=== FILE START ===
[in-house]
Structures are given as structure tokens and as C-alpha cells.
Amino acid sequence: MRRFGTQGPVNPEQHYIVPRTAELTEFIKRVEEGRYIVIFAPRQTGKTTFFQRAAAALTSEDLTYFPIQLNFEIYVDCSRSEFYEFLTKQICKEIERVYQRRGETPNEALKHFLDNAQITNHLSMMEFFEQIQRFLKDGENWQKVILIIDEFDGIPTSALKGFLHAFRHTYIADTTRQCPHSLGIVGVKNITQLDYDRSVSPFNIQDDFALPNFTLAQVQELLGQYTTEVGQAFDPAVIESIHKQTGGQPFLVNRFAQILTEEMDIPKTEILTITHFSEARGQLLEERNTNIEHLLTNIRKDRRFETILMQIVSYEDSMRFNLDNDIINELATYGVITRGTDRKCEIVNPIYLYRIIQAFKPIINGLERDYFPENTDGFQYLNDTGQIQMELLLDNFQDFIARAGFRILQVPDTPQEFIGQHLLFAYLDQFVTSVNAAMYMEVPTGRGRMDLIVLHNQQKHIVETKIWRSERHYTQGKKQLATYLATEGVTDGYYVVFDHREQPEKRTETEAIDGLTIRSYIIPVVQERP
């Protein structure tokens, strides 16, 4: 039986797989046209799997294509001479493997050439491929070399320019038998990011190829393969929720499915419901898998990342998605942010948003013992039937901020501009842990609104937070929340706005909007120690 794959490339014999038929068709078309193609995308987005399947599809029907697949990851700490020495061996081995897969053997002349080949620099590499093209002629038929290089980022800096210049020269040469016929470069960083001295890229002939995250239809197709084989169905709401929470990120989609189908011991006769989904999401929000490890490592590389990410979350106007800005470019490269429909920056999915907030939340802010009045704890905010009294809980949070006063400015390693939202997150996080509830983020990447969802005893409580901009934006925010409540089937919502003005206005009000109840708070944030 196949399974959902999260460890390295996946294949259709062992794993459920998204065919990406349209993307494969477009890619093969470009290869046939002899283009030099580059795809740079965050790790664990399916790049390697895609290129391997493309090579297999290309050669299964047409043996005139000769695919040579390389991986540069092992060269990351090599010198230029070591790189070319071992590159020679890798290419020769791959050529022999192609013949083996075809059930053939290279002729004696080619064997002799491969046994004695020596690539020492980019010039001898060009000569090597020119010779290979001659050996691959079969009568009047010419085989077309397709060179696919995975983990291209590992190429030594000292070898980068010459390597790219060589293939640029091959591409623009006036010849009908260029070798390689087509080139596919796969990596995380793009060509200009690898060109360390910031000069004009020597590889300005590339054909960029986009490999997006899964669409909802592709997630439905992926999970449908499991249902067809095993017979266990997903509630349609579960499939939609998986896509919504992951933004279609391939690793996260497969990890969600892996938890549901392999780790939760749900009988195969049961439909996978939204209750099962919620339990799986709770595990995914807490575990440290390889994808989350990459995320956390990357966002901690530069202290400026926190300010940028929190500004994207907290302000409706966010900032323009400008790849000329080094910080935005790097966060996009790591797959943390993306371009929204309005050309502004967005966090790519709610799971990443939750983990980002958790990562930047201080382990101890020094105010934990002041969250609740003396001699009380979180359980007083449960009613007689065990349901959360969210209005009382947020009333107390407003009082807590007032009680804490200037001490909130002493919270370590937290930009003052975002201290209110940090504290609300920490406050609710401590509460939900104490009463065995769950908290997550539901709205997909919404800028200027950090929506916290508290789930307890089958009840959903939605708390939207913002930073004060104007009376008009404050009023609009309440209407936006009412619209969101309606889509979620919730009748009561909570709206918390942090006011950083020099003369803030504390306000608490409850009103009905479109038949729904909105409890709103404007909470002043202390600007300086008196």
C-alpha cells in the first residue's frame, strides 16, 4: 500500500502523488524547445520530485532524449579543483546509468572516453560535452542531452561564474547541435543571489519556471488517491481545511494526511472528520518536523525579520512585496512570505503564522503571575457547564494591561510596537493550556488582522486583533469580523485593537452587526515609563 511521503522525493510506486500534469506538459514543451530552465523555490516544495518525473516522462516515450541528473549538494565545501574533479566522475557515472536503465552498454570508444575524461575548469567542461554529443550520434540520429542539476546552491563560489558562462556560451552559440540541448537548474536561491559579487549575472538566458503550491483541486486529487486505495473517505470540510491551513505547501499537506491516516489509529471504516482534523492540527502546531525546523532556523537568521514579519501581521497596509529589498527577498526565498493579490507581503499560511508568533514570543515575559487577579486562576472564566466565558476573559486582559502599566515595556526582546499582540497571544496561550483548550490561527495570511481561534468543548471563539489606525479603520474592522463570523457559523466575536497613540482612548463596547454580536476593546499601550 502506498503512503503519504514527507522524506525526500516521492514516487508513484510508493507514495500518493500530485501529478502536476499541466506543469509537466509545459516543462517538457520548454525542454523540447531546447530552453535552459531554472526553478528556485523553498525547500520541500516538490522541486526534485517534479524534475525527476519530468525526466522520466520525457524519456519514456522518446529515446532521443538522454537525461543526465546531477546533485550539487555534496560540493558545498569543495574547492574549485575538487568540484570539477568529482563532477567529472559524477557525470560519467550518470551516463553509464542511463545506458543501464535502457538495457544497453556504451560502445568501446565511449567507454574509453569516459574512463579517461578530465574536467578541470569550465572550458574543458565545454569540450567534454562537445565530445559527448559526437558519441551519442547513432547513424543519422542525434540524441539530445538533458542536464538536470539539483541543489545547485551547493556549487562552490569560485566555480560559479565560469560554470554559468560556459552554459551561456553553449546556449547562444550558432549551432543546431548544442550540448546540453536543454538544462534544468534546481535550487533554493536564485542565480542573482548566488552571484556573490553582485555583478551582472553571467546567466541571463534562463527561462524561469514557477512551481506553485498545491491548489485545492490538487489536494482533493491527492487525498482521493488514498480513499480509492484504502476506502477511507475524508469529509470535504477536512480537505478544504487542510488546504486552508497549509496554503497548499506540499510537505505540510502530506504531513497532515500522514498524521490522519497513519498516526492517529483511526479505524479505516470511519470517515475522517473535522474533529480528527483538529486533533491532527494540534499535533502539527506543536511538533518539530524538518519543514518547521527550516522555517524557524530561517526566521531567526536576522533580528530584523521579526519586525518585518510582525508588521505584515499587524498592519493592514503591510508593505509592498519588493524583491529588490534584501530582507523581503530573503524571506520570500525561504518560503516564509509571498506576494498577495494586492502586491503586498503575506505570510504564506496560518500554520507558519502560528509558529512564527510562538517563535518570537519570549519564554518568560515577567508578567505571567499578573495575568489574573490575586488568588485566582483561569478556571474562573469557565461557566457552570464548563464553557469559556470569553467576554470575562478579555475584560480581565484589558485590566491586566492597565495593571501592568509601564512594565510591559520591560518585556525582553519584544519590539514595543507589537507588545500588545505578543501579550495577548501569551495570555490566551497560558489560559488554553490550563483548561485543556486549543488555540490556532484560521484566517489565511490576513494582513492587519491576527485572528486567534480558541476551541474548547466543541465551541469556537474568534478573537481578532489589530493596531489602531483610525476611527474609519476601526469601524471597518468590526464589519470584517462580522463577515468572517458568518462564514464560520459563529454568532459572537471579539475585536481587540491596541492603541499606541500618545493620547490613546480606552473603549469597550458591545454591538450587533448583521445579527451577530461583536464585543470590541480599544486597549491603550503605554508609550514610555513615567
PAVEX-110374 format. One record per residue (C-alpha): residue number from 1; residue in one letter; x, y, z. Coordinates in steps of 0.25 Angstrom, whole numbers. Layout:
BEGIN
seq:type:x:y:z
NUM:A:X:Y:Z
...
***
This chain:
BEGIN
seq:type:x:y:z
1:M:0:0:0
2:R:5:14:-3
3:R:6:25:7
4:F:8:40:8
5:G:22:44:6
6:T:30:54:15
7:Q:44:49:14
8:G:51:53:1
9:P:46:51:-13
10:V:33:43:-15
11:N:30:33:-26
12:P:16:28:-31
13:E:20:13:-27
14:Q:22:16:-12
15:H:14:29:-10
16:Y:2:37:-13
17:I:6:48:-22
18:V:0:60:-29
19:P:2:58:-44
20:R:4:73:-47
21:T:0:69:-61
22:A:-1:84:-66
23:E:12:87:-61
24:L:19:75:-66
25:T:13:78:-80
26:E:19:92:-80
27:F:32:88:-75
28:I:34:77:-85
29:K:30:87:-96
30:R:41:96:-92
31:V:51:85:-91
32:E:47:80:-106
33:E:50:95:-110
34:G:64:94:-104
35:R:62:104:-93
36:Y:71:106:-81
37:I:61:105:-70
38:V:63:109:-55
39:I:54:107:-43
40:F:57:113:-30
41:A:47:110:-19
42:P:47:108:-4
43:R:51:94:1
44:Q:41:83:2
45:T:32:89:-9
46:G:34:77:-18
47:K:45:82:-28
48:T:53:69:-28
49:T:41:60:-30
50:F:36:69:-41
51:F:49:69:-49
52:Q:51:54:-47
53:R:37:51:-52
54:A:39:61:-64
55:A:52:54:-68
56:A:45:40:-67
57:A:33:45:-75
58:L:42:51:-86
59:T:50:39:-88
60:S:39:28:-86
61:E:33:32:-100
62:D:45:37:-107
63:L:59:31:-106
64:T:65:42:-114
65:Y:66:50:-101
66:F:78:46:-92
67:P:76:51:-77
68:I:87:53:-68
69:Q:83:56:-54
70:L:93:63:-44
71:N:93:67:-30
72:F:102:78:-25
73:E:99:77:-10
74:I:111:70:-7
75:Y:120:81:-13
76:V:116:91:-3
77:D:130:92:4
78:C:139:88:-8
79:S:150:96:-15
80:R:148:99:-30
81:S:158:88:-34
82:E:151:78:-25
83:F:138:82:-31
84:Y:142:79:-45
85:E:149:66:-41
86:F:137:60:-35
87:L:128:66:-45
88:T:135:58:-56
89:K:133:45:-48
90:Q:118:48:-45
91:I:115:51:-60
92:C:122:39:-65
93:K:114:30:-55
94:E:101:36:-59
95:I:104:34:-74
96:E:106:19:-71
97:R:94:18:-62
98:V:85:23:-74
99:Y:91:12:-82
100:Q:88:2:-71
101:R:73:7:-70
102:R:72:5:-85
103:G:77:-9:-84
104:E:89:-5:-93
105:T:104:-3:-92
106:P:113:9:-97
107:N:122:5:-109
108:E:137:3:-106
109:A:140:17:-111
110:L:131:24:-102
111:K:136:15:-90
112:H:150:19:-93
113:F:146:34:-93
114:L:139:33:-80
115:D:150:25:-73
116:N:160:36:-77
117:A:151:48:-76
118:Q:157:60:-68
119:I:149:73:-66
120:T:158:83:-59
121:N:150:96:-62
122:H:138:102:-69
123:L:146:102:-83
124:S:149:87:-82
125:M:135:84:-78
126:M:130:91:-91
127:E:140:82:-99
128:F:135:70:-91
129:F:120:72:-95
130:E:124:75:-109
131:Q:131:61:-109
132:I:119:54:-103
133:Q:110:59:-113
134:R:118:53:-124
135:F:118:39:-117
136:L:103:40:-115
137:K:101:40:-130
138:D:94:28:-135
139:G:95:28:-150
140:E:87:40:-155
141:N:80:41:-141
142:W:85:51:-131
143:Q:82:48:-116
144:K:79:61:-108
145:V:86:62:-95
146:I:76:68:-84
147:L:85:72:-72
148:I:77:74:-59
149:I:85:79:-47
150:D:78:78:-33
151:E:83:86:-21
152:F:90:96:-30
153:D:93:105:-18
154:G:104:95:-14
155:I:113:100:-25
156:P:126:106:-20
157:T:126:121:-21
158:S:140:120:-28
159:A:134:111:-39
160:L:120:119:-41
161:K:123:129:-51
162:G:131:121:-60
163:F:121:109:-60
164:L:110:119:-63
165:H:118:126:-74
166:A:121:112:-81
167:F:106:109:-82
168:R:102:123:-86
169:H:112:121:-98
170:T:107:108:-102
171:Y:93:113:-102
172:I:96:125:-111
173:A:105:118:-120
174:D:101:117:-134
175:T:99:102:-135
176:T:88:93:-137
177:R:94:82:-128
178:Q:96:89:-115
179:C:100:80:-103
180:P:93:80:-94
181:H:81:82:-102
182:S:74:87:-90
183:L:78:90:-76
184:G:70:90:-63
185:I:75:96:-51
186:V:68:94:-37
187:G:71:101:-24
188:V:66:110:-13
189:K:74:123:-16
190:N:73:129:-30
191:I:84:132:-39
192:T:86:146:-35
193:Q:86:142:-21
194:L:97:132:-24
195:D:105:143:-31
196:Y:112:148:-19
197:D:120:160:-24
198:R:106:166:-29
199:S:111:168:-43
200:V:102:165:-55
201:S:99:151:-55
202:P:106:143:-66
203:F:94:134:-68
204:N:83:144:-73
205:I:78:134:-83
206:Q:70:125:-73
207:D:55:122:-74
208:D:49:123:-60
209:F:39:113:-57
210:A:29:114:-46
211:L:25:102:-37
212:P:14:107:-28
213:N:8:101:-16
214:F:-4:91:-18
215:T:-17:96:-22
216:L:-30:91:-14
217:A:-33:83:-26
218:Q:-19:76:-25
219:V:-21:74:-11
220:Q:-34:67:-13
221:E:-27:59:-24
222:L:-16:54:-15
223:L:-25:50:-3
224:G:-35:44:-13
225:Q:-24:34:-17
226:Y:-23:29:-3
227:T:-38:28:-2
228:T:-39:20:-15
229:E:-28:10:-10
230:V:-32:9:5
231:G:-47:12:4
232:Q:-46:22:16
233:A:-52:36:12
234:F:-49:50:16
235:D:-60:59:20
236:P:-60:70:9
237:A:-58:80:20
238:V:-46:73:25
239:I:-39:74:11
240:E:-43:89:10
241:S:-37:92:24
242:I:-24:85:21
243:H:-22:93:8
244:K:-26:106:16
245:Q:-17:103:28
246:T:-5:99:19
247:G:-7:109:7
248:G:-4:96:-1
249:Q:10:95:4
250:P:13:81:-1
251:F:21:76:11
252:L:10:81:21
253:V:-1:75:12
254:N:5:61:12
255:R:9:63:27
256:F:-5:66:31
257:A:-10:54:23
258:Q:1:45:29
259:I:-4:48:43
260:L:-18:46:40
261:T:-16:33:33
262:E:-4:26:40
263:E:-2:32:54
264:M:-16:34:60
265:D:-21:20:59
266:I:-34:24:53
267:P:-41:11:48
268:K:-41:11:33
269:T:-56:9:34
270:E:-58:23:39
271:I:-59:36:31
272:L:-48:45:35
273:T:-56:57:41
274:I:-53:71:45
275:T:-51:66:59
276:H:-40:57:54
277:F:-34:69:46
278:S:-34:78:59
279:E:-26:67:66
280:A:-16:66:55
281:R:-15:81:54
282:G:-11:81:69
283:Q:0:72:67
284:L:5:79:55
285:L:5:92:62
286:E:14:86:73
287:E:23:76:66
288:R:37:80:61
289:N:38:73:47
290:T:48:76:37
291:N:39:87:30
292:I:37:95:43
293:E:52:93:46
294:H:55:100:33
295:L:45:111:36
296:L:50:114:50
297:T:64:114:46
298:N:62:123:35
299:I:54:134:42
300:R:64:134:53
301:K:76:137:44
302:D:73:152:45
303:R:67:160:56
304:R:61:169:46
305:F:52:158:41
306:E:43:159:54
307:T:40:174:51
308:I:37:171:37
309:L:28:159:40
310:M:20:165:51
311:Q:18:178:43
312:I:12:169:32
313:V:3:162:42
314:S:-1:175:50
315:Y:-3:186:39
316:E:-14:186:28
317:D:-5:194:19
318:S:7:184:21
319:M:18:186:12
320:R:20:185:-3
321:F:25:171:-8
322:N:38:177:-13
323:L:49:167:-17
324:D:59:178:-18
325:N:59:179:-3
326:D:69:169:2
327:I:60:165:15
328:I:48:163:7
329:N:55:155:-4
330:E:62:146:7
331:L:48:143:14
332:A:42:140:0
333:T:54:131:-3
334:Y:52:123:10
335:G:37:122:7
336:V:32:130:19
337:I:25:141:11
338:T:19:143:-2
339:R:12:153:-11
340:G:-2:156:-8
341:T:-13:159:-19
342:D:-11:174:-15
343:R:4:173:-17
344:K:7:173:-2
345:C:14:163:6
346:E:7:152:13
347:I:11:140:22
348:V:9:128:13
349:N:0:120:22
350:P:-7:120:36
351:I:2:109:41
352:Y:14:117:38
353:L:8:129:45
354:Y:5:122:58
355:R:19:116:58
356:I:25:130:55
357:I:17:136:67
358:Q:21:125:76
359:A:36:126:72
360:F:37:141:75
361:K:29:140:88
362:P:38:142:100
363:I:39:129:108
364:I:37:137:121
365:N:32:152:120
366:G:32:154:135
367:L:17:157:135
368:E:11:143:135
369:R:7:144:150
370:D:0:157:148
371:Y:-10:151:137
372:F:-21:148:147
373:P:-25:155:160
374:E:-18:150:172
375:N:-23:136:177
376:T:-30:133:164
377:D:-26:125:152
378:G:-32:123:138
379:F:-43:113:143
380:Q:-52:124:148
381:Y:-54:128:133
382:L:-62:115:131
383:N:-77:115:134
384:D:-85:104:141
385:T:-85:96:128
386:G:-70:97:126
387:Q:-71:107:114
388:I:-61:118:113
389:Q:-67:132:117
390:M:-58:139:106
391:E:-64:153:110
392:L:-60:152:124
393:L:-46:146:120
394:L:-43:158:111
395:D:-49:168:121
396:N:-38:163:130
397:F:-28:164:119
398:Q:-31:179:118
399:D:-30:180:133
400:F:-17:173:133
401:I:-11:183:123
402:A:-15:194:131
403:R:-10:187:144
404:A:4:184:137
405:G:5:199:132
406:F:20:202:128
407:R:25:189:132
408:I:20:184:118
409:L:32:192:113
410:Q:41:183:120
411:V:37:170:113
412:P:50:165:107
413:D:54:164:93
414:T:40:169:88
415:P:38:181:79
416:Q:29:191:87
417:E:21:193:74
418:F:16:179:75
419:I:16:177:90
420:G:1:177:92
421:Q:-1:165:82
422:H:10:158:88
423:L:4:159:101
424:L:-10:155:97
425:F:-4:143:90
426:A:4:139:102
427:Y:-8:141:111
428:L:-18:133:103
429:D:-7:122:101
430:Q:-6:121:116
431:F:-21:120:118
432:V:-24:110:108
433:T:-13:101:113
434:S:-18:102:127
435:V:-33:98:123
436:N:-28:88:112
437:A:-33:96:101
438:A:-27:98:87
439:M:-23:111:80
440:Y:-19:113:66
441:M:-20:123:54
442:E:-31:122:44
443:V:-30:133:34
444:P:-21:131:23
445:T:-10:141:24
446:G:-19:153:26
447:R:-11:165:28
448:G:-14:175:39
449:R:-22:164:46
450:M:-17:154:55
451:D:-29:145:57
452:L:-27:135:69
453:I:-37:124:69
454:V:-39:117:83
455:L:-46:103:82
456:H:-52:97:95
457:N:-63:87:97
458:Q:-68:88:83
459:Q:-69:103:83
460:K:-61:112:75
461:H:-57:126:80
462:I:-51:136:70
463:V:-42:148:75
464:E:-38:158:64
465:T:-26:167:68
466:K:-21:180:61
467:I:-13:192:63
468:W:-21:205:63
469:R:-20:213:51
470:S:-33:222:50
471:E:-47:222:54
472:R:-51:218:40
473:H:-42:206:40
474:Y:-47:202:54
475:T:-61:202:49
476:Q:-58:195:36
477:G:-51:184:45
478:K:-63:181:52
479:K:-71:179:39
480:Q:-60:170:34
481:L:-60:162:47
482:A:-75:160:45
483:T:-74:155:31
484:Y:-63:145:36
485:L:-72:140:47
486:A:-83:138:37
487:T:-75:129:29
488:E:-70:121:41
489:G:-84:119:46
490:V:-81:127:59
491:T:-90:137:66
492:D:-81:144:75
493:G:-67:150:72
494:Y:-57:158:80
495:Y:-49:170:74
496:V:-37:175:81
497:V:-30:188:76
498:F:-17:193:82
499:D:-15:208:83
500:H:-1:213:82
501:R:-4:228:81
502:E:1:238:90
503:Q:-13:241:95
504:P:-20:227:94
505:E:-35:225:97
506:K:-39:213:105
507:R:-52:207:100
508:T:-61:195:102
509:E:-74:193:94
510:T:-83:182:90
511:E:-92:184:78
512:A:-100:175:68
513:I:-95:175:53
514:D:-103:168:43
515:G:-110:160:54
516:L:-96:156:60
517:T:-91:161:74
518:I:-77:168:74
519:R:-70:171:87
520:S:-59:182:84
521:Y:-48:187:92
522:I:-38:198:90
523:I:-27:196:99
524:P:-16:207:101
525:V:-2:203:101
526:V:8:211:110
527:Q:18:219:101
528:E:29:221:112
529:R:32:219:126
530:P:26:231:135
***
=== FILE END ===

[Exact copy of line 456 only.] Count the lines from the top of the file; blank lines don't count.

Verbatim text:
442:E:-31:122:44